The U.S. Fish and Wildlife Service, after missing a legal deadline and entering into a settlement agreement in federal court, had committed to an effort to determine whether the polar bear was a threatened species under the terms of the ESA. In enacting that law in 1973, Congress defined what constitutes an “endangered species” or a “threatened species,” and then tasked the secretary of the interior with establishing by regulation if a given species falls into one of these categories on the basis of five specific factors.
Before making such a determination, the secretary is required to conduct a review of the species’ status and take account of efforts made by any state or nation to protect that species. In doing so, the secretary must rely “solely on the best scientific and commercial data available to him.” These legal requirements placed limitations on Secretary Kempthorne’s discretion. He was not free to adopt any policy that he or the White House might prefer, but was bound by the law that Congress enacted and by the facts before him. Because of the settlement agreement, he could not wait to develop more data before making his determination. At the same time, he recognized the concerns of the White House.
Kempthorne had never had to answer to a boss in his career up to that point, and he agonized over the issue. He was not enthusiastic about making a decision that was inconsistent with the policy perspective of the president or his staff, yet he was determined to make the decision he believed was most appropriate given the law and the facts.
A wide range of entities outside the Fish and Wildlife Service—including other federal agencies, national trade associations, business interests, political leaders, and state governments—were extremely worried that listing the polar bear would trigger an avalanche of new regulations related to global warming under the umbrella of the ESA. After examining the facts and the law, Kempthorne was inclined to list the polar bear as a threatened species. His decision was met with great concern from White House staff. After months of dialogue with lower-level White House staff, Kempthorne and I finally met with the chief of staff, Josh Bolton, who made it clear that he wanted the secretary to take 10 days to consider alternatives before making a final decision.
Over the next 10 days, at Kempthorne’s direction, I worked with a team of lawyers and scientists to write a draft alternative rule, accepting the best scientific and commercial data available but rendering a determination that the polar bear was neither an “endangered species” nor a “threatened species” under the law. It was a massive undertaking. The alternative rule we developed was not an approach that Kempthorne or his policy senior advisors found persuasive. At his request, I called the White House deputy chief of staff and informed him that the secretary planned to go forward with listing the polar bear as a threatened species, despite the concerns expressed by the White House staff.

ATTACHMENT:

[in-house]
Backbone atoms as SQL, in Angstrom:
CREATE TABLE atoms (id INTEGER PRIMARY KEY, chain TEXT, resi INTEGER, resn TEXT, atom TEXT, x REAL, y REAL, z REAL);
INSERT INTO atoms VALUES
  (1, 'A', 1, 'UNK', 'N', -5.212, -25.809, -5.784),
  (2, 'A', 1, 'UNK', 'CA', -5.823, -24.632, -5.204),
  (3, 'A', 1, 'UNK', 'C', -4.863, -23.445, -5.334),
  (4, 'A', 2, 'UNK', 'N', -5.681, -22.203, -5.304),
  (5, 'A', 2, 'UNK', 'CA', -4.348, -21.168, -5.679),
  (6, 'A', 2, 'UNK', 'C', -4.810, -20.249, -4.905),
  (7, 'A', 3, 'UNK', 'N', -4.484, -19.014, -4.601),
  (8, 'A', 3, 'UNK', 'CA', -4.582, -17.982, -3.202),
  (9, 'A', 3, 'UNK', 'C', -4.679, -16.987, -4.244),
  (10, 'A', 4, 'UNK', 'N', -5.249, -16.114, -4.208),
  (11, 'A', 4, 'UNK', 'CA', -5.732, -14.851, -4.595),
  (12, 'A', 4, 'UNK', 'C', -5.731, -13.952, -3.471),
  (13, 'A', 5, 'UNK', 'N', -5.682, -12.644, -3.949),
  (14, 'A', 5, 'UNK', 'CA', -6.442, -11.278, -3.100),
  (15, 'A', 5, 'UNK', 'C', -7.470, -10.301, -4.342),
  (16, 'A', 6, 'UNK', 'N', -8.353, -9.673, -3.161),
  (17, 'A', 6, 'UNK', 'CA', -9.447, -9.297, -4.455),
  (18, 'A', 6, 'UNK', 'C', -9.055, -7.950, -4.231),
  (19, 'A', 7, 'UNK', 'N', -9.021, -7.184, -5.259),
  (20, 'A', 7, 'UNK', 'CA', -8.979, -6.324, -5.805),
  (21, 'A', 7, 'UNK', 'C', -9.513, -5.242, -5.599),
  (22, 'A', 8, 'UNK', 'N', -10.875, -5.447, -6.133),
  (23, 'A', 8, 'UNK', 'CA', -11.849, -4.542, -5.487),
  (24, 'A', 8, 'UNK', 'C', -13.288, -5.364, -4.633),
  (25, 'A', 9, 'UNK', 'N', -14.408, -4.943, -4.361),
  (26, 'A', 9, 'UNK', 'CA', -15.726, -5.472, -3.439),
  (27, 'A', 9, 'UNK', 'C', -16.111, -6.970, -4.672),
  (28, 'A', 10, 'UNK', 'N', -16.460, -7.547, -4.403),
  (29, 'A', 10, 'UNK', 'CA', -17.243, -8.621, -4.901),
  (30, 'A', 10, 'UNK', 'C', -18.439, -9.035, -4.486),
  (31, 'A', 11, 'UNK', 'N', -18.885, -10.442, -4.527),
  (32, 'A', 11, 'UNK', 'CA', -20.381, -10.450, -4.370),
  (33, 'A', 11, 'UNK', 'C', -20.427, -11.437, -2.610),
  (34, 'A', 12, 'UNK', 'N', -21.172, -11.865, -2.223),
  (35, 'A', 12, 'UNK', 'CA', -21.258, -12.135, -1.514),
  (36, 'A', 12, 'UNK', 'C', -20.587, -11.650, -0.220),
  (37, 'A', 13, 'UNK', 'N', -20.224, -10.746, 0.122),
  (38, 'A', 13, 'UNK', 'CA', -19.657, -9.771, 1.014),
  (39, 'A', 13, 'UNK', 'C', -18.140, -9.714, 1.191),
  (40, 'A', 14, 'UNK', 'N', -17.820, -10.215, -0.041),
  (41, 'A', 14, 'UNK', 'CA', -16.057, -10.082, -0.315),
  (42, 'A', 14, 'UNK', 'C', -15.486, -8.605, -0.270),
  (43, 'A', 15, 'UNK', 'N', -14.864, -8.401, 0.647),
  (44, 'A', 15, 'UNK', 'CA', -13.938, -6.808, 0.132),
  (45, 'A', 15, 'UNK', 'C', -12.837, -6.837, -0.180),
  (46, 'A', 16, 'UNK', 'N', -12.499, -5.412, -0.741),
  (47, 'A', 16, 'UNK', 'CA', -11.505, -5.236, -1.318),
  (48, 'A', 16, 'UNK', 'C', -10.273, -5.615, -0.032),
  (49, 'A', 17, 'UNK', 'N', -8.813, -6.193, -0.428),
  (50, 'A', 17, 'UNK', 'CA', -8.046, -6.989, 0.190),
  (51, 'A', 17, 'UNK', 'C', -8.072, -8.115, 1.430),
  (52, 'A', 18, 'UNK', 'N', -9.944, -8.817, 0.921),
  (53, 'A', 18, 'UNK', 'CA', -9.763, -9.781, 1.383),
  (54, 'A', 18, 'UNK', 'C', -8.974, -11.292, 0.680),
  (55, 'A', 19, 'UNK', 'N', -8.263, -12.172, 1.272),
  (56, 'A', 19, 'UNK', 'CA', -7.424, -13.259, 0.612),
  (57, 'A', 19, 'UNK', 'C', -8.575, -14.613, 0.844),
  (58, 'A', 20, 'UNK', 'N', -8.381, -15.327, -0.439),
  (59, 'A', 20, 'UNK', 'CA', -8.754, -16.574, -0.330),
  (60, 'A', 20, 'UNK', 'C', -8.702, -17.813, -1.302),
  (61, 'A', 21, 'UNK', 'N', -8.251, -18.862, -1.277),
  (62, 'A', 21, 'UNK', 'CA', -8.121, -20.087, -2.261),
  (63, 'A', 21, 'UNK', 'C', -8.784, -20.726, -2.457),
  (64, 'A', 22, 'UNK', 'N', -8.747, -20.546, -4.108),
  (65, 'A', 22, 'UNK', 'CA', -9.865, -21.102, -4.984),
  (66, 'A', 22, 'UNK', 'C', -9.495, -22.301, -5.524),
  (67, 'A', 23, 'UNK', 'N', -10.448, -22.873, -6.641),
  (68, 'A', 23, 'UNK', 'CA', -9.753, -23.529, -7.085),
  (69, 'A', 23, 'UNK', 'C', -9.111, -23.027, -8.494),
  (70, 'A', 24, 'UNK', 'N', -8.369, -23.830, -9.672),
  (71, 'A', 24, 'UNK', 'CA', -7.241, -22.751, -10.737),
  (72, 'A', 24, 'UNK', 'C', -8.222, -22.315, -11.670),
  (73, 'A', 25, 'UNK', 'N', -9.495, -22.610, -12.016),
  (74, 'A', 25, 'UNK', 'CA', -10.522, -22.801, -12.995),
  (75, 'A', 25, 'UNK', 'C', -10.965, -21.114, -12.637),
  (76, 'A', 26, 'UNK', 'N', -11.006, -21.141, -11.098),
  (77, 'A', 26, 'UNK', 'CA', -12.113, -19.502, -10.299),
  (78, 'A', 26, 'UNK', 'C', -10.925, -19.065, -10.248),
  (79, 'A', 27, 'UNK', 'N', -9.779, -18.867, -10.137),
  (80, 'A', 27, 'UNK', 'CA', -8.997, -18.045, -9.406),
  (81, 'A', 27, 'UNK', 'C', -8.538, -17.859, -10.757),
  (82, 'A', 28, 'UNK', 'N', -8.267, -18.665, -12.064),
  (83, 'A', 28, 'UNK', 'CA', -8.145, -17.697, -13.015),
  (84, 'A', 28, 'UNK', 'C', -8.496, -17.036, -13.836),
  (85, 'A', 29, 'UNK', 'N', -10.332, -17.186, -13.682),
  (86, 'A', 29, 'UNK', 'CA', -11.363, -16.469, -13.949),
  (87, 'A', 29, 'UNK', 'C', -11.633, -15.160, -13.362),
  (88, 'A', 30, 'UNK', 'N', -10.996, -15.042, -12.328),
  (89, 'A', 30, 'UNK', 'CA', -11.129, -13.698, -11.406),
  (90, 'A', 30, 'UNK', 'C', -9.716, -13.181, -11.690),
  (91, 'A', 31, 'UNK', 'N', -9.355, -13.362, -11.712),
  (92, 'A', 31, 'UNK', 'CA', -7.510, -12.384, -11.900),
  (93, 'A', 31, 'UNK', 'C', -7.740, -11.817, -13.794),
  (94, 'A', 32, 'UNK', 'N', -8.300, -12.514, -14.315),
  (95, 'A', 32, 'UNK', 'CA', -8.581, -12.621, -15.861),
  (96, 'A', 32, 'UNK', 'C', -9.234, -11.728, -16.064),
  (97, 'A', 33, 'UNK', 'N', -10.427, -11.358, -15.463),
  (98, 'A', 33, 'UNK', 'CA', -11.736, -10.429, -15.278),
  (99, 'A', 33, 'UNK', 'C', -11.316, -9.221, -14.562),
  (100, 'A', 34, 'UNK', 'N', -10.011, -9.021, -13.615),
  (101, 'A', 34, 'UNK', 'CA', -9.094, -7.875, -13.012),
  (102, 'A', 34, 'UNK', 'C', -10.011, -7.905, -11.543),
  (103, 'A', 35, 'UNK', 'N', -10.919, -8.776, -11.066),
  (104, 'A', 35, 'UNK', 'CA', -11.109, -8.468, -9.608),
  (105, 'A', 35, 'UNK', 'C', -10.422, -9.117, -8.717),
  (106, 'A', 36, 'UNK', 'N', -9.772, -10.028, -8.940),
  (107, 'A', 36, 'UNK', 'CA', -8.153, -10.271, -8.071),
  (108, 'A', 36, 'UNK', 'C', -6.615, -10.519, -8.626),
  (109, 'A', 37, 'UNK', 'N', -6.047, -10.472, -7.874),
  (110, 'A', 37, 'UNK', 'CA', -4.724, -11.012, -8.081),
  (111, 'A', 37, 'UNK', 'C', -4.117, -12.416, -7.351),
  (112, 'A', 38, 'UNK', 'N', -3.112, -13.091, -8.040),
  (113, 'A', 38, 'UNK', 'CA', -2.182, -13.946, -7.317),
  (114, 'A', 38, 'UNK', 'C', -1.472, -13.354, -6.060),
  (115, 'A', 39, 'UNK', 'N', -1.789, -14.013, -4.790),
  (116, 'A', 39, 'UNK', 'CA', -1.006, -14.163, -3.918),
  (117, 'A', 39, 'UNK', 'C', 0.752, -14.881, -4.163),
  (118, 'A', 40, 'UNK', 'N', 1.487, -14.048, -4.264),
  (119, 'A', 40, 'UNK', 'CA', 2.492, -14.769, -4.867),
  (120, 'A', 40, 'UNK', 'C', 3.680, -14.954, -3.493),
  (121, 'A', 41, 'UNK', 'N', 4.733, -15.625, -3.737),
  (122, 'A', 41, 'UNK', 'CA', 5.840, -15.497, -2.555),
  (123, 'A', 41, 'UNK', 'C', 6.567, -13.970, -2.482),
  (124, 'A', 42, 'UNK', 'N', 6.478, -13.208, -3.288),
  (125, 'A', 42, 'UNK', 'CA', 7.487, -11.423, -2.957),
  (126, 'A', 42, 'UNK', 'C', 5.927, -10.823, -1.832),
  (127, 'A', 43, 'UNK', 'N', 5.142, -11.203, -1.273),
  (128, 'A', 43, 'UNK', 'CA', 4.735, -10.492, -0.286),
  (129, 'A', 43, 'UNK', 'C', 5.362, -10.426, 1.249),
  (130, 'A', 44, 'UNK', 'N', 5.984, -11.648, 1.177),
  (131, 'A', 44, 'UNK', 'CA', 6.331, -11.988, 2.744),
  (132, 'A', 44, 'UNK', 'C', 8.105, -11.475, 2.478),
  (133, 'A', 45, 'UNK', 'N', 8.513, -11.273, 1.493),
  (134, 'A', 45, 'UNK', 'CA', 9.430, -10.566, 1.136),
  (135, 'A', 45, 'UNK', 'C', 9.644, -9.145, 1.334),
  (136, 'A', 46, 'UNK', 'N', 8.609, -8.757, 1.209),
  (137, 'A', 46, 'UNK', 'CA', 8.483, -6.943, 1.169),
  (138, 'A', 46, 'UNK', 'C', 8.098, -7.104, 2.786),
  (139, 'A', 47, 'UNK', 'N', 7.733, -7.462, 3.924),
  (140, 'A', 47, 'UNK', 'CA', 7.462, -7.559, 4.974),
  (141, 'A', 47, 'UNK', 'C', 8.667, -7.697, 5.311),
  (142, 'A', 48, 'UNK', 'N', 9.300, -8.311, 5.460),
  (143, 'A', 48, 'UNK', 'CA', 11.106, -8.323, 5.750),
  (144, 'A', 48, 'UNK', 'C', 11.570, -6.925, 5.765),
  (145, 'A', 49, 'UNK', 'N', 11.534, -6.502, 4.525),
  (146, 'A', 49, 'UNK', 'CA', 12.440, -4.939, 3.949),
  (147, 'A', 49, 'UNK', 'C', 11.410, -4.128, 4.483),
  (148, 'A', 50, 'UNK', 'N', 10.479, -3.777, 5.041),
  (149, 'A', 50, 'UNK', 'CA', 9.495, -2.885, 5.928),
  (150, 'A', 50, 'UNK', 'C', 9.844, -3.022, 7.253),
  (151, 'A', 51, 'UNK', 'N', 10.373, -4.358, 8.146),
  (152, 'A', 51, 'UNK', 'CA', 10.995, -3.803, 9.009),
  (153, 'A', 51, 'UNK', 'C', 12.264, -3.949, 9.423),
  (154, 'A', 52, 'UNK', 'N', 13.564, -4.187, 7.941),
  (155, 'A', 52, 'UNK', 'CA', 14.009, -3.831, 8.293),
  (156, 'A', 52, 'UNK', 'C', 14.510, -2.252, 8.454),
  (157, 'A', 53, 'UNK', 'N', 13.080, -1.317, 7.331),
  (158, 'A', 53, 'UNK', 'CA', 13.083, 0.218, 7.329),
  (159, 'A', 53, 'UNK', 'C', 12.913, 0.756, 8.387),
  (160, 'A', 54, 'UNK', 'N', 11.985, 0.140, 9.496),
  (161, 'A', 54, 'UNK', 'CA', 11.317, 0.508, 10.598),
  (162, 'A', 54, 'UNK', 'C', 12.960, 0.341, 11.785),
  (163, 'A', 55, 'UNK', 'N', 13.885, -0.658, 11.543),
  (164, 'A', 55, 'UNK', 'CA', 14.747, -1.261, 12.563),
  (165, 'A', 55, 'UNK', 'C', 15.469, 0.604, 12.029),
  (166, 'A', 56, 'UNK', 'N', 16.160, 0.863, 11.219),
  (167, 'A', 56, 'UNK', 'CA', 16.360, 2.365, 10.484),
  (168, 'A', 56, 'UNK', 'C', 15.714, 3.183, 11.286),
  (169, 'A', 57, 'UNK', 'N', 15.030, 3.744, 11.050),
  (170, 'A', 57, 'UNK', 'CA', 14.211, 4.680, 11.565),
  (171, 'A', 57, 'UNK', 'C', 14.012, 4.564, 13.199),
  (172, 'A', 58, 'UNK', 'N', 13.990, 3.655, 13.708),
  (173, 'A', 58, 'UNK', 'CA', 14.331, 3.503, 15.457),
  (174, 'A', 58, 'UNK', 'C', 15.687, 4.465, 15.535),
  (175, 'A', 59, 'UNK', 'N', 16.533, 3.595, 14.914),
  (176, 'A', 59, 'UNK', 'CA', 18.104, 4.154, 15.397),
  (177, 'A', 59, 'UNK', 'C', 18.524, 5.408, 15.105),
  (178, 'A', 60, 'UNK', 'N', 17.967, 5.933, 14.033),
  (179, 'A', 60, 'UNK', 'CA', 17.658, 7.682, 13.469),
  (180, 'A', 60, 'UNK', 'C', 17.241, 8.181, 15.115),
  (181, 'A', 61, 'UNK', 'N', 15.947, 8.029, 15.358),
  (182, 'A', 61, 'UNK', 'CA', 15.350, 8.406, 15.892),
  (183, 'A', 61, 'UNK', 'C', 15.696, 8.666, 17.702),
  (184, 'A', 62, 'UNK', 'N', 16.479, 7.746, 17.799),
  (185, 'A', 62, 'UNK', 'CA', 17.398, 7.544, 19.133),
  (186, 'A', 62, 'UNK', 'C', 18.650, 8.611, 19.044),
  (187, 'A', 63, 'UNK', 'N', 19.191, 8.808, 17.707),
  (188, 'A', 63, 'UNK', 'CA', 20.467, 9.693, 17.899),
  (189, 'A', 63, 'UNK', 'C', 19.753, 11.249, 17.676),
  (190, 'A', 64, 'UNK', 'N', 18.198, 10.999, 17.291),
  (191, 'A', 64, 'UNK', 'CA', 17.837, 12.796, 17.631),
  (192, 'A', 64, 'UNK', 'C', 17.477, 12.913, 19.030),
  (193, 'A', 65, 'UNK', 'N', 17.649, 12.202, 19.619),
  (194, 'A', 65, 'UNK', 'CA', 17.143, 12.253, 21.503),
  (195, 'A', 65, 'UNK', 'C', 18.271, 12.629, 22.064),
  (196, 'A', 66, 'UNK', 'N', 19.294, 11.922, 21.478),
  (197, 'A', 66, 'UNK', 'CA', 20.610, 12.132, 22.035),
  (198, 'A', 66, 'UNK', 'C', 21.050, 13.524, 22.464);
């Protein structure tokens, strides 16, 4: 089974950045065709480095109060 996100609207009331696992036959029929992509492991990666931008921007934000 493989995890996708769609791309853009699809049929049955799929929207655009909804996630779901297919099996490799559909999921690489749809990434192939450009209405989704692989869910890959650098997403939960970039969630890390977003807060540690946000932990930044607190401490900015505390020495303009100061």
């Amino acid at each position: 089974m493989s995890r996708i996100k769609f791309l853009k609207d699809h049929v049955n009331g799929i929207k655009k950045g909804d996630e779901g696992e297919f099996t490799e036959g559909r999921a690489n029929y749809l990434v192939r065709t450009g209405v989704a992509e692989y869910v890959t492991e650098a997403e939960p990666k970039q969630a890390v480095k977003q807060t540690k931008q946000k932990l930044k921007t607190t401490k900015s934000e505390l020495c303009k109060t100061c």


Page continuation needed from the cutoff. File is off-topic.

The deputy chief of staff returned with a message from President Bush informing him that while the president continued to support the views of a majority of his advisors, what mattered most to him was that Secretary Kempthorne was comfortable with his own decision. It was exactly what any cabinet secretary should hope to hear from the president—a message essentially saying, “Congress has tasked you with a legal responsibility to carry out the law. I put you in this position. I know you have carefully looked at the matter. Make the decision you think is right.”
Relieved to hear it, Kempthorne made what he believed to be the correct decision, though many disagreed. But while the message was great, the White House process for arriving at this point was ridiculous, filled with consternation and staff conflict. Most importantly, Kempthorne appeared to have never had the chance to make his case directly to the president.
Given my experience with presidential oversight during the George W. Bush Administration, I was skeptical of the likelihood that I would be communicating directly with President Trump to help him accomplish his agenda. Soon after I took the helm of the Department of the Interior on January 2, 2019, I had occasion to put this approach to the test.